Overcoming the Big Data Skills Gap: The State of the Labor Market

Demand for Big Data Professionals is Higher than Ever. Here are Some Ways to Meet It.

May 17, 2018
47 Shares 3,692 Views

Since the early days of the big data boom, there’s been a serious supply shortage of credentialed professionals to fill the many newly-created big data jobs around the globe. As with any new field of study, there simply weren’t enough educational programs dedicated to the subject to produce a sufficient volume of skilled job candidates. In recent years, though, it appears that the educational industry has started to ramp up efforts to train students to fill positions in the field.

Outlook for the Big Data Profession

The task they face isn’t trivial. According to the Bureau of Labor Statistics (BLS), available positions for data scientists are expected to grow by 19% through 2026 in the United States alone. That may not sound like much, but that figure is more than double the average growth rate for all occupations nationwide. Another key big data profession, statistician, is expected to grow by a staggering 33% over the same span. The projections bring the size of the problem into stark relief.

Despite the size of the challenge, there are some signs that the labor pool is beginning to grow at a rate more commensurate with demand. At the same time, the growth of the industry is creating jobs with varying levels of educational requirements, which is helping to ease the strain. Here’s a look at the state of the market and the ways that the education industry is responding to the explosive growth of big data around the world.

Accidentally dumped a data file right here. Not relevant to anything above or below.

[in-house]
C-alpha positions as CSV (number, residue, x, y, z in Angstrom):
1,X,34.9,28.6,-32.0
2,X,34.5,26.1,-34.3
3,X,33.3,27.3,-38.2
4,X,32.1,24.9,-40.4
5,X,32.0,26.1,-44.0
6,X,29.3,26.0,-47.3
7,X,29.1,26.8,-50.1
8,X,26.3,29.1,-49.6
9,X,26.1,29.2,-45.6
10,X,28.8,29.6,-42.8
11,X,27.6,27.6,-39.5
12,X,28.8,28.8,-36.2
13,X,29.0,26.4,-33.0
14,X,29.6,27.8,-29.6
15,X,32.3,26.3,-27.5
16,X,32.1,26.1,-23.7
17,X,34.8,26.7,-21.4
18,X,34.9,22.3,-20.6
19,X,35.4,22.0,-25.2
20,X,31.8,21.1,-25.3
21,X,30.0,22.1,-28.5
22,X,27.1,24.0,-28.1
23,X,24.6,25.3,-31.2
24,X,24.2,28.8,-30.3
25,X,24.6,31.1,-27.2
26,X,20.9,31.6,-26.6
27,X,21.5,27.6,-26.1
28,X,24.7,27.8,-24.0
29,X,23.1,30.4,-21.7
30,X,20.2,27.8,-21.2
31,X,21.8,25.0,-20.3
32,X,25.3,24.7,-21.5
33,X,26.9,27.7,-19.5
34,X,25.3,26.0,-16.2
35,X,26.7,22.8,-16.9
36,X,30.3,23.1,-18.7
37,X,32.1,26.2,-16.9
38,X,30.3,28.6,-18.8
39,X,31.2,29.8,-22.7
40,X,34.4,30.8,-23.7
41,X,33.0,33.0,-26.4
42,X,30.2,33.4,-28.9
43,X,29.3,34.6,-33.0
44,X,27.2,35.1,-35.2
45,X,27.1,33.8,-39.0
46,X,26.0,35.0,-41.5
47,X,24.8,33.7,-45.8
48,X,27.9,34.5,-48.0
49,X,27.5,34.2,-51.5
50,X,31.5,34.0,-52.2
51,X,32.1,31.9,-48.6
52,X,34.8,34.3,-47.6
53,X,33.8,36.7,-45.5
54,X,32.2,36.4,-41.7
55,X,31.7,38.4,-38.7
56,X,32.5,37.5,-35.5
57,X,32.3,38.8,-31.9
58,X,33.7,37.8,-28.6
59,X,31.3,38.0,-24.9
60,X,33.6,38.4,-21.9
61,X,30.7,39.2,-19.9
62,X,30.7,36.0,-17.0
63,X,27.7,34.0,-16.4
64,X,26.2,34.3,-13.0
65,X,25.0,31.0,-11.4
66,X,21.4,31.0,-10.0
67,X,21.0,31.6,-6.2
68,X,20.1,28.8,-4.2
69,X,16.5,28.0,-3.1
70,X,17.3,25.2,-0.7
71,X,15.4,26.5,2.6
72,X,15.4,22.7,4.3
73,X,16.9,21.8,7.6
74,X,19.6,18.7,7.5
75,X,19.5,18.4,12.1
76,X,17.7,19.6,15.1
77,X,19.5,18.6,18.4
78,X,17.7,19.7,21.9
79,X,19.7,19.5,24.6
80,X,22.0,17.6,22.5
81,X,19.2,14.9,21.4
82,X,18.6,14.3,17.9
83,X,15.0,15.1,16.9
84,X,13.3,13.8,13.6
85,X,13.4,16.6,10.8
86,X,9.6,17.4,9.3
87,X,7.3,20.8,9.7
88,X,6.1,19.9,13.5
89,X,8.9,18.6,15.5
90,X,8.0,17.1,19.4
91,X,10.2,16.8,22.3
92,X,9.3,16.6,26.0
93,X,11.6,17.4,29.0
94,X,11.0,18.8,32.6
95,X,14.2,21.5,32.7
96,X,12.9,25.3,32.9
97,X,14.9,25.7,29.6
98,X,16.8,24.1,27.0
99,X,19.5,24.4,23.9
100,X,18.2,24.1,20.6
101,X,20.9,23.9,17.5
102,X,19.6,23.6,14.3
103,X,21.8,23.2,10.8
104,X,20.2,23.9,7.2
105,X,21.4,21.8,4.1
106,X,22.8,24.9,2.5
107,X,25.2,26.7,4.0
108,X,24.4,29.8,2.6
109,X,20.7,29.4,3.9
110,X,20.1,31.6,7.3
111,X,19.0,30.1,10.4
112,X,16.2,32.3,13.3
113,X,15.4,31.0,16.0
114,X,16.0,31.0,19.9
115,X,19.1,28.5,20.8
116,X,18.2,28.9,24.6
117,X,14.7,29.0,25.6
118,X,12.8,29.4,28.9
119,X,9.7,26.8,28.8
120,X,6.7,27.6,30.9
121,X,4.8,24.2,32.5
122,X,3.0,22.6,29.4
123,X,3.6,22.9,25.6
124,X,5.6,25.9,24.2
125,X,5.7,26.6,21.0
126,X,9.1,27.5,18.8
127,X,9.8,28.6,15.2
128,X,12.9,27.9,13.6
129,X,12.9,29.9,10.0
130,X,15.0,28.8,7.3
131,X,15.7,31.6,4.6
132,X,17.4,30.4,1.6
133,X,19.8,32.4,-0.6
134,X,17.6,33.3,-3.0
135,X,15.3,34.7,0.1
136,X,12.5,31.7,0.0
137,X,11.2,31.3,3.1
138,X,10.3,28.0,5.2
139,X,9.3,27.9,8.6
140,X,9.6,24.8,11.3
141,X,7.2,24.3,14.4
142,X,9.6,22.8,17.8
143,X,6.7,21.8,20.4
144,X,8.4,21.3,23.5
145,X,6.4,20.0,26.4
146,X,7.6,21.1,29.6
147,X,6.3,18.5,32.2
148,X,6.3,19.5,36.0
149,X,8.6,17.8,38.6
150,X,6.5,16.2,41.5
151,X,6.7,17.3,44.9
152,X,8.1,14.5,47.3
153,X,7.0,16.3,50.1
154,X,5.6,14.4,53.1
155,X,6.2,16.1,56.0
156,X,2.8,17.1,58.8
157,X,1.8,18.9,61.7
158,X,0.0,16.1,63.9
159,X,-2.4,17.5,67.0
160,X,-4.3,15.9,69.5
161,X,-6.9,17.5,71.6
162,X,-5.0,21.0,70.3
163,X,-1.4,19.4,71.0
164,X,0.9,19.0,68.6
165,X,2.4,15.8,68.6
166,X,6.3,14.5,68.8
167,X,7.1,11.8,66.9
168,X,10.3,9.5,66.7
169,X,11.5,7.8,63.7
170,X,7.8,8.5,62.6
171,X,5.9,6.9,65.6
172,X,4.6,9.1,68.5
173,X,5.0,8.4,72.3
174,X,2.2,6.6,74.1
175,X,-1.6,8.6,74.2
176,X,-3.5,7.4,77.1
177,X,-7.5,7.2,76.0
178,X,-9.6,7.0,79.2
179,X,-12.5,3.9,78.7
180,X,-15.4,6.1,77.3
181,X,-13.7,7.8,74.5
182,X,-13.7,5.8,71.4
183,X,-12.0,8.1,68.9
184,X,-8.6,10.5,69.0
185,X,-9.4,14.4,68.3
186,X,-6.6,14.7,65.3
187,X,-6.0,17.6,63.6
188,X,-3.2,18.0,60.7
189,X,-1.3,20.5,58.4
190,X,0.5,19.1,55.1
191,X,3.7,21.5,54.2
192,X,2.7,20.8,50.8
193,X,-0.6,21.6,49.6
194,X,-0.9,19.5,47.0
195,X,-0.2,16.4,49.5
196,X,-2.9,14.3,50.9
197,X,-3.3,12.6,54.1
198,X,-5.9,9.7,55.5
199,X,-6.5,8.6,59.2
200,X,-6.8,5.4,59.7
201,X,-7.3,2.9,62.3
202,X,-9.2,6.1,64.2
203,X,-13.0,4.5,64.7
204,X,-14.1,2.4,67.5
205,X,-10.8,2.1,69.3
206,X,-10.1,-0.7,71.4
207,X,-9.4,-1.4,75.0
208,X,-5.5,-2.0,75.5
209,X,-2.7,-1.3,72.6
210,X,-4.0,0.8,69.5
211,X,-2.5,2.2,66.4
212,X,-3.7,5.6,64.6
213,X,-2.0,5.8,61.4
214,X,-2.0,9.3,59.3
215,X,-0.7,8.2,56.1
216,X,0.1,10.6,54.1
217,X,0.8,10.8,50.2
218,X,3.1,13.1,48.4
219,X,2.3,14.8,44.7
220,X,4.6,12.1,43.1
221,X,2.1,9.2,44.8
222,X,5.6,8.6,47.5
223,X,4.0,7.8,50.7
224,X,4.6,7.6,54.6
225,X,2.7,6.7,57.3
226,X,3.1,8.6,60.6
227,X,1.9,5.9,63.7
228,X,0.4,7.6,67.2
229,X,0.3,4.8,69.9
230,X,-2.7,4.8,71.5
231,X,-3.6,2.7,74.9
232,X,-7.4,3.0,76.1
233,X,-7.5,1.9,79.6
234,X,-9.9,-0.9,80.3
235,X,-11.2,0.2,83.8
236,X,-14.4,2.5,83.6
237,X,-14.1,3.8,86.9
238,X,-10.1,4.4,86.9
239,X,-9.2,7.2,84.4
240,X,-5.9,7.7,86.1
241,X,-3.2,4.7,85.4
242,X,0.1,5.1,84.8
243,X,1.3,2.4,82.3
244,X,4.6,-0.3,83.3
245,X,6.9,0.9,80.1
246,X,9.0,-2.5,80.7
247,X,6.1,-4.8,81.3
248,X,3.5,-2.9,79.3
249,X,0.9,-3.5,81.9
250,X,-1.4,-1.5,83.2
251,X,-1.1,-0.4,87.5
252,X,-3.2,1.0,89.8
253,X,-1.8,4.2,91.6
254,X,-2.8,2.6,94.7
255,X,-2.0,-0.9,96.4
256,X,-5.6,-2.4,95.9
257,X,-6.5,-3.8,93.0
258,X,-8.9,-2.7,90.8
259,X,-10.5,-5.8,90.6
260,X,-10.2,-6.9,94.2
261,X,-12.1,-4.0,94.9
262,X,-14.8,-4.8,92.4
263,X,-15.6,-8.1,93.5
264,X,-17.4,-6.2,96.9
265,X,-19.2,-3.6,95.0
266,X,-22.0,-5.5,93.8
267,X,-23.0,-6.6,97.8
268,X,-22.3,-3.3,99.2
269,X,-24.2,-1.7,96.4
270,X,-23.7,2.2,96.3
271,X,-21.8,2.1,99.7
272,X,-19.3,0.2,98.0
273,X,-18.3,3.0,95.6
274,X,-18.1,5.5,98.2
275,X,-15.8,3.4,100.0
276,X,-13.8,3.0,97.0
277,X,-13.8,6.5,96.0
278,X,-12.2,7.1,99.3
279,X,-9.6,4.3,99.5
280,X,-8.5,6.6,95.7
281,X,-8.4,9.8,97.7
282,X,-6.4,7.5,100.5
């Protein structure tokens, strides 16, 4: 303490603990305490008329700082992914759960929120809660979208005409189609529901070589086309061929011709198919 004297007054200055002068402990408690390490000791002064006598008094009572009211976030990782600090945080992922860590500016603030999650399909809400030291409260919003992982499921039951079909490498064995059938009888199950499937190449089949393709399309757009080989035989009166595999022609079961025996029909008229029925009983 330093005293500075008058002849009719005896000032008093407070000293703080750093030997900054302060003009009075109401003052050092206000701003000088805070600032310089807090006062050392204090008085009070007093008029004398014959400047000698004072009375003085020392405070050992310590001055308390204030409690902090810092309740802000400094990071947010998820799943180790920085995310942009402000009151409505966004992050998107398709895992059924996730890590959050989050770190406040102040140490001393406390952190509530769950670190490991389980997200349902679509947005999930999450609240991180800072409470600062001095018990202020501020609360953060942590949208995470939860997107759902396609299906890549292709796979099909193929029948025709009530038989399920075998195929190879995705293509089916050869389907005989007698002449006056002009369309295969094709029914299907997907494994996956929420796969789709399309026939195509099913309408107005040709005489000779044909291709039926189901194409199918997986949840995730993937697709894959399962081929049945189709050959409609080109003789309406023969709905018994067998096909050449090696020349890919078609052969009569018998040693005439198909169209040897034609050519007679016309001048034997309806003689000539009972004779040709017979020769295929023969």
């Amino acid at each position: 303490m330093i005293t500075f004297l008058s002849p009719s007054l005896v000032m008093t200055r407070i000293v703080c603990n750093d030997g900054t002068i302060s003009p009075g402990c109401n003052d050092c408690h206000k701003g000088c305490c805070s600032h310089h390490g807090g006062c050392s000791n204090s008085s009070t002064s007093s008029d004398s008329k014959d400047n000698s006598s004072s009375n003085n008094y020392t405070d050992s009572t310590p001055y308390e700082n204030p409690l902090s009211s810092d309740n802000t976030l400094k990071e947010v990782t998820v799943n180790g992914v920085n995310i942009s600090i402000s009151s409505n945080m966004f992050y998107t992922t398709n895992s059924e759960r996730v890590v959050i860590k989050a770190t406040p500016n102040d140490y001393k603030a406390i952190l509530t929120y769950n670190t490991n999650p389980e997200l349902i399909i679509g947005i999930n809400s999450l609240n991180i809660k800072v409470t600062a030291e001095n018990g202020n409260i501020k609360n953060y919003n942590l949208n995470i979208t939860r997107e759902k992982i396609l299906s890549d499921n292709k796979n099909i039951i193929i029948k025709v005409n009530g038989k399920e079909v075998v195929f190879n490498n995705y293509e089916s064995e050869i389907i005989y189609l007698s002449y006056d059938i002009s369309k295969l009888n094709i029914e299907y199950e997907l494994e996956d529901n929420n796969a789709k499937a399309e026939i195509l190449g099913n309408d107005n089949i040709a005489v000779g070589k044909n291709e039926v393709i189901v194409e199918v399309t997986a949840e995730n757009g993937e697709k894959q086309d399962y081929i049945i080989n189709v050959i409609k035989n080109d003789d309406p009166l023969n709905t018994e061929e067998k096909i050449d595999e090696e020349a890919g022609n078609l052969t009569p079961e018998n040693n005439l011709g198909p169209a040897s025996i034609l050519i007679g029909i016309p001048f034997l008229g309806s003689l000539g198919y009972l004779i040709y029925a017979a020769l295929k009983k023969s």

Lowering Barriers to Entry

There’s some good new hiding within the BLS projections. When big data first started to gain traction and adoption rates started to climb, the general makeup of the labor pool looked far different than it does today. At the outset of the big data revolution, the majority of jobs in the field were held by those possessing a PhD in a STEM discipline. The reasons for this were twofold.

The first reason is that early big data adopters needed people with strong research backgrounds, as many of them were inventing big data systems and methodologies from scratch. The second reason is that there just weren’t many schools offering educational tracks specific to data science. Today, the data indicates that the average educational attainment is now a master’s level education, which has opened the field to a much wider section of the population.

Scaling Up Data Science Programs

As the level of education required for data science professionals has lowered, there has also been a sharp increase in available degree programs at the master’s level. The Graduate Management Admissions Council reports that the number of available data science master’s degree programs had more than tripled worldwide since 2015. As it takes roughly two years to earn a master’s degree, that level of growth points to an exponential increase of qualified applicants entering the industry each year. Some of the biggest growth in the availability of master of data science programs has occurred in the e-learning space, where qualified applicants can train up while still working full time in related fields, like traditional IT and business intelligence.

The Job of the Future

Judging by the data, it seems clear that both business leaders and academia have correctly identified data science as a primary growth industry and are doing everything in their power to keep ahead of global demand. So far, their efforts appear to be bearing fruit, and the pool of available talent within the field is growing far faster than many observers first expected. That’s great news for prospective data science professionals and industry stakeholders alike.

In a growing field like big data, though, it’s impossible to know what innovations will appear and shape the market going forward, but so far, all signs are pointing towards a noticeable easing of the labor market for the foreseeable future.